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January 19, 2018

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Clinton, Sanders and O’Malley draw raucous crowd in Las Vegas


L.E. Baskow

Hillary Clinton, Gov. Martin O’Malley, Sen. Harry Reid and Sen. Bernie Sanders stand before supporters for the Nevada State Democratic Party Battle Born / Battleground First in the West Caucus Dinner at The MGM Grand on Wednesday, January 6, 2015.

Democratic Candidates in L.V.

Hillary Clinton speaks at a grassroots organizing event Sun City Anthem Center on Wednesday, January 6, 2015. Launch slideshow »

Bernie Sanders Rally at Tropicana

Democratic presidential candidate and U.S. Senator Bernie Sanders speaks at a rally in the Tropicana Hotel in Las Vegas, Nev. on Wednesday, Jan. 6, 2016. Launch slideshow »

The MGM Grand Conference Center resounded with horns passed out by Vermont Sen. Bernie Sanders’ campaign and was lit with glow sticks from the campaign of former Secretary of State Hillary Clinton as about 2,200 raucous Democrats gathered to hear speeches from the party’s three candidates for president Wednesday night.

The Battle Born/Battleground First in the West dinner, hosted by Sen. Harry Reid, was the first time the three candidates appeared in Nevada since the debate in October and was a critical test of campaign support heading into the state’s nominating caucus on Feb. 20.

Clinton and Sanders were joined by former Maryland Gov. Martin O’Malley, as well as prominent state Democrats, including Rep. Dina Titus, former Attorney General Catherine Cortez Masto and the four candidates for the Democratic nomination in the 4th Congressional District.

Compared to previous speeches, Clinton focused on several Nevada-centric issues, including the housing crisis, renewable energy and immigration, as well as taking digs at Reps. Joe Heck and Cresent Hardy and Attorney General Adam Laxalt.

“You have an attorney general who seems to have made it his mission to tear apart hardworking immigrant families,” she said, referring to the lawsuit Laxalt joined on behalf of the state against President Barack Obama’s executive action.

Clinton praised Masto, who is opposing Heck in the race for Reid’s seat. “Catherine is so well prepared, so focused in what she can do for you in the Senate,” she said.

Largely declining to draw a contrast between herself and her Democratic rivals, the former first lady did criticize Sanders’ plan for tuition-free college education, saying that Americans shouldn’t be taxed so that “Donald Trump’s kids can go to college for free.” She also called out Republican presidential candidate Sen. Marco Rubio for what she described as flip-flopping on immigration, saying that he worked on a comprehensive immigration reform bill but “now he renounces it.”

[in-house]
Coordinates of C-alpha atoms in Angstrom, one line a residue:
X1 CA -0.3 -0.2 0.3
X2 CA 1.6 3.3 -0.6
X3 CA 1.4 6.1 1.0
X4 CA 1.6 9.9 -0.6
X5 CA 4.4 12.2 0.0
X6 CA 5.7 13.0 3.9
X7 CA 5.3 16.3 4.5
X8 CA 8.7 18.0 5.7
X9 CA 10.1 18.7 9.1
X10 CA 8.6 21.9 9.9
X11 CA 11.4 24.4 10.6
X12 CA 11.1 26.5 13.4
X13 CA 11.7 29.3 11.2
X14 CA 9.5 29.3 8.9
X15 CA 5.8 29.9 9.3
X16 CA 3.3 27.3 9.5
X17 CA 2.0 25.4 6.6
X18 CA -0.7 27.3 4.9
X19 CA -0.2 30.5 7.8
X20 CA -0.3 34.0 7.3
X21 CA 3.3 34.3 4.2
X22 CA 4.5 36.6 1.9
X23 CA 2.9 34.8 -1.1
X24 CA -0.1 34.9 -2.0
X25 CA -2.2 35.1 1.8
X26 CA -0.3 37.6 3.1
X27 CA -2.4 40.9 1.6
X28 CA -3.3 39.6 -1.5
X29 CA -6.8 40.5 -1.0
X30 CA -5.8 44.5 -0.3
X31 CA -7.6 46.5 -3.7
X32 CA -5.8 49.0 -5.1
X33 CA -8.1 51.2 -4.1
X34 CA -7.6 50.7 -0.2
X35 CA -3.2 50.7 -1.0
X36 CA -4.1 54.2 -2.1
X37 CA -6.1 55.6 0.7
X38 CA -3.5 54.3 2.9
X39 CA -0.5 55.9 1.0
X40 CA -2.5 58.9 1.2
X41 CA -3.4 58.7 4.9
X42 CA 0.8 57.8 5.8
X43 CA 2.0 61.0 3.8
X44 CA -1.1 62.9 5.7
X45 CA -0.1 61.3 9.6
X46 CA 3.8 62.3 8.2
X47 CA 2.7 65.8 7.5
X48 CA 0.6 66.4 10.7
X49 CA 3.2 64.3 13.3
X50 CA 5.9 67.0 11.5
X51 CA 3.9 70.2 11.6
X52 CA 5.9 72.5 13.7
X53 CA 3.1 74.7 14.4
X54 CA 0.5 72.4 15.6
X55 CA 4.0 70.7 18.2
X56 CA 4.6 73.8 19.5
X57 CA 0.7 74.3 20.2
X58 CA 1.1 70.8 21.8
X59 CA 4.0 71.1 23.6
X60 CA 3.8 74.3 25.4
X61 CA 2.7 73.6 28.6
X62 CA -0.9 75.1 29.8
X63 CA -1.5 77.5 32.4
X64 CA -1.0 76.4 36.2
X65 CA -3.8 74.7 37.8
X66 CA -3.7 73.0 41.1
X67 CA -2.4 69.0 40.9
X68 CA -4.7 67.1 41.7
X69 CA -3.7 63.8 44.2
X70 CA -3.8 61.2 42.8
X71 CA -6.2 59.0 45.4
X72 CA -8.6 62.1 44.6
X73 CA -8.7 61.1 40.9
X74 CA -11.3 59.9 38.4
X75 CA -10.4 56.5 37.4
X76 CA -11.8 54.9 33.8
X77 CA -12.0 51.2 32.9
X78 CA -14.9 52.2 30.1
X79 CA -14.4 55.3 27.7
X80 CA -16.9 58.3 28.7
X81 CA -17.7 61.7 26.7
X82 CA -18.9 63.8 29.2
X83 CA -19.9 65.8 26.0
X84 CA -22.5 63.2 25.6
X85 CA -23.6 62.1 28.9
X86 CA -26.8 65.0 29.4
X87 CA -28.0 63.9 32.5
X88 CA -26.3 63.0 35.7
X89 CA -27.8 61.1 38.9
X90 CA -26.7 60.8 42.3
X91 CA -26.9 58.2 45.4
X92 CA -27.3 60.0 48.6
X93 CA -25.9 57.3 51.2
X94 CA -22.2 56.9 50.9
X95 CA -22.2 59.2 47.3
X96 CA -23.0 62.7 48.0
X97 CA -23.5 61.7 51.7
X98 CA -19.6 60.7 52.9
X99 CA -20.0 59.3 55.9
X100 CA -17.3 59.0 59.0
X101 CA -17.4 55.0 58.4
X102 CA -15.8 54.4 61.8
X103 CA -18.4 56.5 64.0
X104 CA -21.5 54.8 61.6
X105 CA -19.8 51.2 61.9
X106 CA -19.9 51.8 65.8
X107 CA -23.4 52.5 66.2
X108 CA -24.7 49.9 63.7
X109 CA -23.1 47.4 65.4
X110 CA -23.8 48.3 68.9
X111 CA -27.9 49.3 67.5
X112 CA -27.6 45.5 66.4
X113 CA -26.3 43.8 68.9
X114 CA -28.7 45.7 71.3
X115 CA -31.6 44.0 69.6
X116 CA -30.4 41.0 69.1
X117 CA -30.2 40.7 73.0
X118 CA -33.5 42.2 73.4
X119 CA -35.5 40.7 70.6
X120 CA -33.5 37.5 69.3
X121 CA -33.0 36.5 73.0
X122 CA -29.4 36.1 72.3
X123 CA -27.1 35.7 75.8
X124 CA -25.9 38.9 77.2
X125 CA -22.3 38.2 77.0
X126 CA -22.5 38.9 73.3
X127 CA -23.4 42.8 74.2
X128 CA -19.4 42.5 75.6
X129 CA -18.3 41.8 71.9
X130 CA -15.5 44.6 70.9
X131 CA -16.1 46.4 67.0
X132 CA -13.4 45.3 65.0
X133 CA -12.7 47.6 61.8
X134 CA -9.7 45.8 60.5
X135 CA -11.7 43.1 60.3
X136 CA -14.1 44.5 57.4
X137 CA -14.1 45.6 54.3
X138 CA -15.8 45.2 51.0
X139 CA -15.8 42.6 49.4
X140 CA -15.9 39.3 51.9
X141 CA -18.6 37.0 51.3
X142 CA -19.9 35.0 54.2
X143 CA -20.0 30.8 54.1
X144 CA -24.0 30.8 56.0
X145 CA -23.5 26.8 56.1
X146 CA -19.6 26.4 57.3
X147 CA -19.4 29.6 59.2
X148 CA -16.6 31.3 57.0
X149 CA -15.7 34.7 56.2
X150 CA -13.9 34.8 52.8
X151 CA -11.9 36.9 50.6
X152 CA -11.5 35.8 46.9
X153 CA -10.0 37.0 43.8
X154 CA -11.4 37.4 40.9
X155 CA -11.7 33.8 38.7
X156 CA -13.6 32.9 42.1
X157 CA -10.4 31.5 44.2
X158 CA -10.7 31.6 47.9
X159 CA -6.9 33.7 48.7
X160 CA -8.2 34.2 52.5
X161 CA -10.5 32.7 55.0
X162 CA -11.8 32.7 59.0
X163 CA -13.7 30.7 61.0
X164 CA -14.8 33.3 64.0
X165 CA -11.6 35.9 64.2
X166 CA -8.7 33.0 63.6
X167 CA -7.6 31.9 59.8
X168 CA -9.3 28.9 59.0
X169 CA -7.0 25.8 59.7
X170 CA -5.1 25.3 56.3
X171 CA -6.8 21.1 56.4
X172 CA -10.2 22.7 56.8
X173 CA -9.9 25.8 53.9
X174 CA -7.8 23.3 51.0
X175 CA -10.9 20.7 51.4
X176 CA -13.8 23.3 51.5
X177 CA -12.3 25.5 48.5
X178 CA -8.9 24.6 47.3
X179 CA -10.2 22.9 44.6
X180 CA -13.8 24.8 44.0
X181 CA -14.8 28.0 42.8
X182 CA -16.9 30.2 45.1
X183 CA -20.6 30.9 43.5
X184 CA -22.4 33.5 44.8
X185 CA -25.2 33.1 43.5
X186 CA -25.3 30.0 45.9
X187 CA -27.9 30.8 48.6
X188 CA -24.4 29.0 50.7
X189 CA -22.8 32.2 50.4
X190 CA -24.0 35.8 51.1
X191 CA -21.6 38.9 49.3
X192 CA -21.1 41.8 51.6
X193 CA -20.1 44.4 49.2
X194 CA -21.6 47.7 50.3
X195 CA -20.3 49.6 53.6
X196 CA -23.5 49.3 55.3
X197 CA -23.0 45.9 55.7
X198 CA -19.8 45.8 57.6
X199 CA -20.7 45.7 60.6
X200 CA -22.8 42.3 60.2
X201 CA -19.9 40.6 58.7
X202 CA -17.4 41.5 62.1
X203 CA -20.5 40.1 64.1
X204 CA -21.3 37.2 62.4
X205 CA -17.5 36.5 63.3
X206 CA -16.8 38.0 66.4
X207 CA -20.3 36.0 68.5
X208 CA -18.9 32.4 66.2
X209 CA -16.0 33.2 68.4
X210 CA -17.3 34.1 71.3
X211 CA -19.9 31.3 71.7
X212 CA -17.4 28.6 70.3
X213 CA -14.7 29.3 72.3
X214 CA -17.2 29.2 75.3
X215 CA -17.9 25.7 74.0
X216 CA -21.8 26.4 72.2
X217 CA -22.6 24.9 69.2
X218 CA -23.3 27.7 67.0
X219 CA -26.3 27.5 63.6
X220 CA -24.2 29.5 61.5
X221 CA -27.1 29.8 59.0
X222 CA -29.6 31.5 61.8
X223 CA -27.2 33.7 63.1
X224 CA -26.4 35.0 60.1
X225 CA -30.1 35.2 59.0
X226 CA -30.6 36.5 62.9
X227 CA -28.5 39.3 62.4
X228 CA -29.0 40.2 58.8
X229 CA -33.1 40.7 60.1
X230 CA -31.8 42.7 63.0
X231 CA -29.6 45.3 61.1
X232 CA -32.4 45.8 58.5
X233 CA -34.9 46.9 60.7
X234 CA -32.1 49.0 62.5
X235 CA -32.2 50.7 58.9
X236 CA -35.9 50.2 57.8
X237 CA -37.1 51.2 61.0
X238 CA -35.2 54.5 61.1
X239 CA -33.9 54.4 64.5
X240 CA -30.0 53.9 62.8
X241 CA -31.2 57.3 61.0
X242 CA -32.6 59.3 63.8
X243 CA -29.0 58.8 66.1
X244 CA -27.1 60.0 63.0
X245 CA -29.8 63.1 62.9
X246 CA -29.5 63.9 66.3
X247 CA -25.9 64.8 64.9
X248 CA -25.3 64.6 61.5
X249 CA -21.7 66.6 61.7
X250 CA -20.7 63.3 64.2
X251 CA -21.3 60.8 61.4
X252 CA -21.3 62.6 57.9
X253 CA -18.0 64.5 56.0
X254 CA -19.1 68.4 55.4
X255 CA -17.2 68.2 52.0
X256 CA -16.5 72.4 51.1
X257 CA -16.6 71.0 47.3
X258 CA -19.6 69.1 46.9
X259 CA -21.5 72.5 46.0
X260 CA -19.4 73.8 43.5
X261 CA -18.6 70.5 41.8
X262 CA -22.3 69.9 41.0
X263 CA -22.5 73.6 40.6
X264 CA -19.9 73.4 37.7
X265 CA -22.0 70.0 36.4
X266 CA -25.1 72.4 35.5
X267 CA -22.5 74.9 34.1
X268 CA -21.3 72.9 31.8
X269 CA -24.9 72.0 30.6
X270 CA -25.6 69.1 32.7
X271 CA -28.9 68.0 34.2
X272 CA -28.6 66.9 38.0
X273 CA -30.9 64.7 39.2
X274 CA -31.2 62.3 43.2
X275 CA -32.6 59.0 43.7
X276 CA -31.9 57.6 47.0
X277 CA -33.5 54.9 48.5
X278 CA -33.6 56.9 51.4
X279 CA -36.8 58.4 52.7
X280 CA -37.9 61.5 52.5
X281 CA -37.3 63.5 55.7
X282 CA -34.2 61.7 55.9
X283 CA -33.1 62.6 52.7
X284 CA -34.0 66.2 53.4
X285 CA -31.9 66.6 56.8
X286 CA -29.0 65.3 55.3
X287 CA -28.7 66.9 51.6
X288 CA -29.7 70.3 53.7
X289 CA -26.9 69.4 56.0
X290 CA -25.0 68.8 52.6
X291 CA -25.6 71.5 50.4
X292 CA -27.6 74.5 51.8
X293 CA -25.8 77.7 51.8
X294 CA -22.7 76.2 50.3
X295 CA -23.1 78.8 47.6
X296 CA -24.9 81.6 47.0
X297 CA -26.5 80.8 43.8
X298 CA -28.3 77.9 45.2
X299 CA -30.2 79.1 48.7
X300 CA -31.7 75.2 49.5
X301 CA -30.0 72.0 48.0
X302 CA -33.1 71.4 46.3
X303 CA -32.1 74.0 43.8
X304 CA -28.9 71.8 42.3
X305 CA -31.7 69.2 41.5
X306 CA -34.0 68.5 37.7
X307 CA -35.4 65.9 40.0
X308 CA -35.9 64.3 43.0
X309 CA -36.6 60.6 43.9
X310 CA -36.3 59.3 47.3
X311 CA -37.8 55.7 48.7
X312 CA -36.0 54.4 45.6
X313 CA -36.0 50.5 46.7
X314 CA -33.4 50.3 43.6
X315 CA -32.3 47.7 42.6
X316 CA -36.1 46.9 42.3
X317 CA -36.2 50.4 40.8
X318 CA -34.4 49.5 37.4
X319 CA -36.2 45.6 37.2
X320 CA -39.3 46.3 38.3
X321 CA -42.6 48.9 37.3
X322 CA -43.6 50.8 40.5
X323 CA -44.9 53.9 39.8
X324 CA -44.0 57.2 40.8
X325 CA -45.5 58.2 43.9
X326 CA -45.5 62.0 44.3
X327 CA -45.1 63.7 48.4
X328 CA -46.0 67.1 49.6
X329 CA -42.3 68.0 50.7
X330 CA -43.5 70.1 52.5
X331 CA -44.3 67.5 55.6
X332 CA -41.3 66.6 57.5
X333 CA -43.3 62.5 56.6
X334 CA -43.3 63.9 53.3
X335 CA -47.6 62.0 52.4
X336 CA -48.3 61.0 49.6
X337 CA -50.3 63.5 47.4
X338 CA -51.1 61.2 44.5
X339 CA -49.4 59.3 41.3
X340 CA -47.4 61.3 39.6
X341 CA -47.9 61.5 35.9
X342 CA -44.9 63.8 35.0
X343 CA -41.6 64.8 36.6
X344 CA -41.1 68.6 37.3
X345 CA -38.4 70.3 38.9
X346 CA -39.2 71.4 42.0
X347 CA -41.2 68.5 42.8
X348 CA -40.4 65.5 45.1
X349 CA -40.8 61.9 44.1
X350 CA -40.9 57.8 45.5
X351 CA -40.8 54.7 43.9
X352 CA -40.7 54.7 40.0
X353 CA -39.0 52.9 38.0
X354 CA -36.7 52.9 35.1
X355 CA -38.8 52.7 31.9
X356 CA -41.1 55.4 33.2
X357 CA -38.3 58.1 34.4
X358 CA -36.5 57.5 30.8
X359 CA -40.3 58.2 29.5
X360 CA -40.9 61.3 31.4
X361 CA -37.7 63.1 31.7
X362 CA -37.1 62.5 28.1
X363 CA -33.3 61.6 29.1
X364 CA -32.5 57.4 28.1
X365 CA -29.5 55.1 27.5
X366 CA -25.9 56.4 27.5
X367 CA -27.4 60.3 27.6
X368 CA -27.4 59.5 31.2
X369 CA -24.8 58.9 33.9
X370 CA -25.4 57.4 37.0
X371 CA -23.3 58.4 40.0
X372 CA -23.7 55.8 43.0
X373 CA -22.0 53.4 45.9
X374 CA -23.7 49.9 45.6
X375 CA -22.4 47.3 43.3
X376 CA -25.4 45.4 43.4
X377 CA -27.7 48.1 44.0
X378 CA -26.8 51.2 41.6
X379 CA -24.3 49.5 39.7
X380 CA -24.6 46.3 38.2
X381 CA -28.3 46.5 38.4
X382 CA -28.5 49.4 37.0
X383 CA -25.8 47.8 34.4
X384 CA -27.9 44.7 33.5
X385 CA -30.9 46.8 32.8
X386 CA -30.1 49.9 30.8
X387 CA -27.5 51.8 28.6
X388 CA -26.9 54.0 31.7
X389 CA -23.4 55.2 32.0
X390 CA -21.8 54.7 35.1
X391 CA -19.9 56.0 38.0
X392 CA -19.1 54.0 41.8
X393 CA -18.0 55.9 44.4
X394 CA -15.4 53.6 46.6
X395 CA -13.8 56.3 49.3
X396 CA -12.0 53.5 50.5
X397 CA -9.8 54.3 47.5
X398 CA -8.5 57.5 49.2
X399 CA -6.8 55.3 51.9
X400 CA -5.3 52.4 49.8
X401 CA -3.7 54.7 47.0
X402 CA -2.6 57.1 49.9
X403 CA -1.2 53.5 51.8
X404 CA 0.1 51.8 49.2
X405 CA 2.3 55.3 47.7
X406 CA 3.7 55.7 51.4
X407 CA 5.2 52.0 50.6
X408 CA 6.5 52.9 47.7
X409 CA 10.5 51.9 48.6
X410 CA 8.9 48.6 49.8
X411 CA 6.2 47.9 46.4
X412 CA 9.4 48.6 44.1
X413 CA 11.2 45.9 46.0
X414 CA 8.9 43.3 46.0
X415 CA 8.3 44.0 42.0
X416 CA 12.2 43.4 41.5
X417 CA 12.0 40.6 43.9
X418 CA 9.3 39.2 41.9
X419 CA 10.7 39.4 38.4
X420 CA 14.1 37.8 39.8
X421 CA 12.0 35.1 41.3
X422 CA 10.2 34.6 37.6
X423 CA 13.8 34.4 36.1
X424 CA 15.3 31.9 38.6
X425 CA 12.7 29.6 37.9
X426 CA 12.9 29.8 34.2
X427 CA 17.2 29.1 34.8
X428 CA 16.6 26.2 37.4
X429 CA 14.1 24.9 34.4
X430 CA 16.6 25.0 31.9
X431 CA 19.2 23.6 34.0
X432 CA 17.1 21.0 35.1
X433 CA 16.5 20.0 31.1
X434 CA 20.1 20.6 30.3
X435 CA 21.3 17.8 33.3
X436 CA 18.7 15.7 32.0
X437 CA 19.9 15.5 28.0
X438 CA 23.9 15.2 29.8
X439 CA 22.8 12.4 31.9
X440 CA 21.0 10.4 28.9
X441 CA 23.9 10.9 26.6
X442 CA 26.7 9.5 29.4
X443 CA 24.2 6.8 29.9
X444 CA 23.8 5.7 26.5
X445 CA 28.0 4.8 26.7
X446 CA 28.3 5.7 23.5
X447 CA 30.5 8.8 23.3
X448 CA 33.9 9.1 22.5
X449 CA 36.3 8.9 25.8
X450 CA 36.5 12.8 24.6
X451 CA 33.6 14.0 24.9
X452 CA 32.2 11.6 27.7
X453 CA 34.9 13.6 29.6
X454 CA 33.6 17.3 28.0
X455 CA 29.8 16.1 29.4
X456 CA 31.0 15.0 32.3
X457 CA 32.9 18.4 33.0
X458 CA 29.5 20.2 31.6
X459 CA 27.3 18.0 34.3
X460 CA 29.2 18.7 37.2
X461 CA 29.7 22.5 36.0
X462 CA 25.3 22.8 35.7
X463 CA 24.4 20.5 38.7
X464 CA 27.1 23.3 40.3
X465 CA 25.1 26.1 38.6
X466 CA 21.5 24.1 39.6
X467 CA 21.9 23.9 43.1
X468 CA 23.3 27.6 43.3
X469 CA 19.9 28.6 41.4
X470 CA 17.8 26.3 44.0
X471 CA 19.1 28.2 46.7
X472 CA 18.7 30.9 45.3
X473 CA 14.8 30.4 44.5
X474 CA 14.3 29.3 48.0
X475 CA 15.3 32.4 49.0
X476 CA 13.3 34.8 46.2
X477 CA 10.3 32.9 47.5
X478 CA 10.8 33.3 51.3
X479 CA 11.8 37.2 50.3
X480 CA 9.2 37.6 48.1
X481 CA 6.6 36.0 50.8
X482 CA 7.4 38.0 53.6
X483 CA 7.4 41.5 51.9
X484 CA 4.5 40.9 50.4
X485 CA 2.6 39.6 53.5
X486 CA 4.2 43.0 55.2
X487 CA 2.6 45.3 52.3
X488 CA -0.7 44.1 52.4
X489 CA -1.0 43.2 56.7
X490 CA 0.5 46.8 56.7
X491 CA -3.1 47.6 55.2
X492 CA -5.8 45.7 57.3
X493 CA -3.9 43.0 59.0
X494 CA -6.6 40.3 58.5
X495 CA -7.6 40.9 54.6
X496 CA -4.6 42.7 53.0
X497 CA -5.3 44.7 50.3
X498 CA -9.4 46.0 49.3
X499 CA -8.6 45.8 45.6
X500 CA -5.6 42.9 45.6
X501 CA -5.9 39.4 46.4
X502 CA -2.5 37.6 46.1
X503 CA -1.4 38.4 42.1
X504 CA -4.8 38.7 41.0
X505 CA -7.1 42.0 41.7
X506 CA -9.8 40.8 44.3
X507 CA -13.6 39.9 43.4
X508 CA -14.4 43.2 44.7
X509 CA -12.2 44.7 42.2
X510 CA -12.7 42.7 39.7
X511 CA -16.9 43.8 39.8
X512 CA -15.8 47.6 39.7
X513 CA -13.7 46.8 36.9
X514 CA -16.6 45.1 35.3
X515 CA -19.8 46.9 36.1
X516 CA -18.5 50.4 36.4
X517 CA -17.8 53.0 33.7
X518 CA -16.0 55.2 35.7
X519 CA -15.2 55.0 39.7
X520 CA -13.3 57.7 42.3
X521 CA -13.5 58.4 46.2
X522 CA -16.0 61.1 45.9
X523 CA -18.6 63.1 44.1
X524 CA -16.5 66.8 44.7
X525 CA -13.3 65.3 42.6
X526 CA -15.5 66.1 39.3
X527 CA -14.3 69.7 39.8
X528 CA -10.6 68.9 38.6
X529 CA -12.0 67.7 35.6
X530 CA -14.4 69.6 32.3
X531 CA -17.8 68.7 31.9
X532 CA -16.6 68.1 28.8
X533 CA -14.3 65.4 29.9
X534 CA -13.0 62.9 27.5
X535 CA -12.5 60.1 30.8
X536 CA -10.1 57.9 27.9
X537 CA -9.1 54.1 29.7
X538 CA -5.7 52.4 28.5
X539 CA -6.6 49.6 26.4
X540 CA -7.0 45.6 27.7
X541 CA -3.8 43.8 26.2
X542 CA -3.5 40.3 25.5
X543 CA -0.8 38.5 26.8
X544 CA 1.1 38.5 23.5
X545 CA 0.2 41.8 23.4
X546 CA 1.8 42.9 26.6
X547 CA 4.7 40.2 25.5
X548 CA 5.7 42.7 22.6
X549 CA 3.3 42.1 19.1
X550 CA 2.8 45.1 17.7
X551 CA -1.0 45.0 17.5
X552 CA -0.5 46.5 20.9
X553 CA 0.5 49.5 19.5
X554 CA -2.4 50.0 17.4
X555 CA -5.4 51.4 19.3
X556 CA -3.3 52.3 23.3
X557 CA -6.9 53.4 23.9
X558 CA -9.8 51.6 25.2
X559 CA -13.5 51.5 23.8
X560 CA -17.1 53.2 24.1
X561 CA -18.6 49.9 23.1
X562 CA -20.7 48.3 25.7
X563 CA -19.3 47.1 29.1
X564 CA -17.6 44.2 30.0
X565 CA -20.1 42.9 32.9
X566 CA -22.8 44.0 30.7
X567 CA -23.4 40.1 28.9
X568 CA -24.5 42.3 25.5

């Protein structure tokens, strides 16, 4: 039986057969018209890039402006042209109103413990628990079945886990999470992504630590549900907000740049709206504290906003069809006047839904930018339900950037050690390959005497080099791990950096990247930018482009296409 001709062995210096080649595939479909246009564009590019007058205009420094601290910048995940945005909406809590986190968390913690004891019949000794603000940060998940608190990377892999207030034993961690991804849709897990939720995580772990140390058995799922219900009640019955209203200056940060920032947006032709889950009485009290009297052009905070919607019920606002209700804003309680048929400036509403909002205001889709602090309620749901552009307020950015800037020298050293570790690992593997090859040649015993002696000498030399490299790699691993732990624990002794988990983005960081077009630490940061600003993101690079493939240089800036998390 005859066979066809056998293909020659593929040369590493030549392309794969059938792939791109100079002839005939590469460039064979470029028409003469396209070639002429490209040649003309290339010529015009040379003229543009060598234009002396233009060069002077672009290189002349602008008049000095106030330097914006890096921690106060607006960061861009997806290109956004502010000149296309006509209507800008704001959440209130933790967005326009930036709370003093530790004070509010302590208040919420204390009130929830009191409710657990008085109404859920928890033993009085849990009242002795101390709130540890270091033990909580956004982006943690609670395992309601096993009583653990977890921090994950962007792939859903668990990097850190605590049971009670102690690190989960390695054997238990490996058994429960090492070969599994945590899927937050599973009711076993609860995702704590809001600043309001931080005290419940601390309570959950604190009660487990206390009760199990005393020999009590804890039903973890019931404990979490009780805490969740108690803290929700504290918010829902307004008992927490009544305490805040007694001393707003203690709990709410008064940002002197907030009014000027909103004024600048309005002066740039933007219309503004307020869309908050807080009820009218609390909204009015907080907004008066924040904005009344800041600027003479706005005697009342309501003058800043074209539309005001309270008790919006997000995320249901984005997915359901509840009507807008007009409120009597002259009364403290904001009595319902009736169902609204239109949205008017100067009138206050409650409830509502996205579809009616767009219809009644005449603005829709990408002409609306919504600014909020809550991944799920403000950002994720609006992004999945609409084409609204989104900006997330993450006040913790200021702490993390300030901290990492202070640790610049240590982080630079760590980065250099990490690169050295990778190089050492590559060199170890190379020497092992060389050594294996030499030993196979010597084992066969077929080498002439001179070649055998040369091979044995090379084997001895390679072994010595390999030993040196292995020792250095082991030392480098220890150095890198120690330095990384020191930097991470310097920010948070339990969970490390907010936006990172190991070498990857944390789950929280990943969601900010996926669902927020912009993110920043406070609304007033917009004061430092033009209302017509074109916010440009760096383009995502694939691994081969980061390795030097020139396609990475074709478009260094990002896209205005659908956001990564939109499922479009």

She also reiterated parts of her speech from earlier today at Sun City Anthem in Henderson, praising the president’s recently announced executive actions on gun control and stressing the importance of addressing mental health in the community. Earlier today, Clinton noted that she would be releasing a comprehensive mental health plan by the end of the month. She also toured the Culinary Academy of Las Vegas, which trains hotel workers, speaking with students who were learning to emulsify mayonnaise, roll meatballs and bake vegetarian lasagna. The Culinary Union has not yet endorsed a candidate.

By contrast to Clinton, Sanders stuck closely to his standard stump speech, focusing on income inequality, the expansion of Social Security and universal health care. “The United States today remains the only major country on earth that does not guarantee health care to every man woman and child,” Sanders said. At times, he struggled to be heard over a chorus of horns blown by supporters, holding up his hand several times to silence them.

He only took one oblique dig at his Democratic opponents, saying he is “very proud” to be the only Democratic candidate for president without a SuperPAC. “It is too late for establishment politics and establishment economics,” he added.

Sanders rallied supporters before the dinner, speaking at the Tropicana, introduced by the co-creator of "The Daily Show" Lizz Winstead and Red Hot Chili Peppers drummer Chad Smith. Sanders took a dig at the PUC’s solar decision, saying that it had “moved in exactly the wrong direction.”

In his speech, former Maryland Gov. Martin O’Malley sought to revive his flagging campaign by moving to Clinton’s left on several issues. He called for a $15 per hour national minimum wage, a more liberal immigration and refugee policy and the return of the Glass-Steagall Act, a Depression-era law that regulated banks and was repealed during Bill Clinton’s presidency.

O’Malley also sharply pushed back on the Nevada PUC’s decision to levy new fees on solar customers, saying that the new fees were “sabotaging” the industry. He will speak at a meeting of the Economic Club of Las Vegas on Thursday morning, following Republican candidate Sen. Rand Paul, who spoke before the group after the GOP debate.

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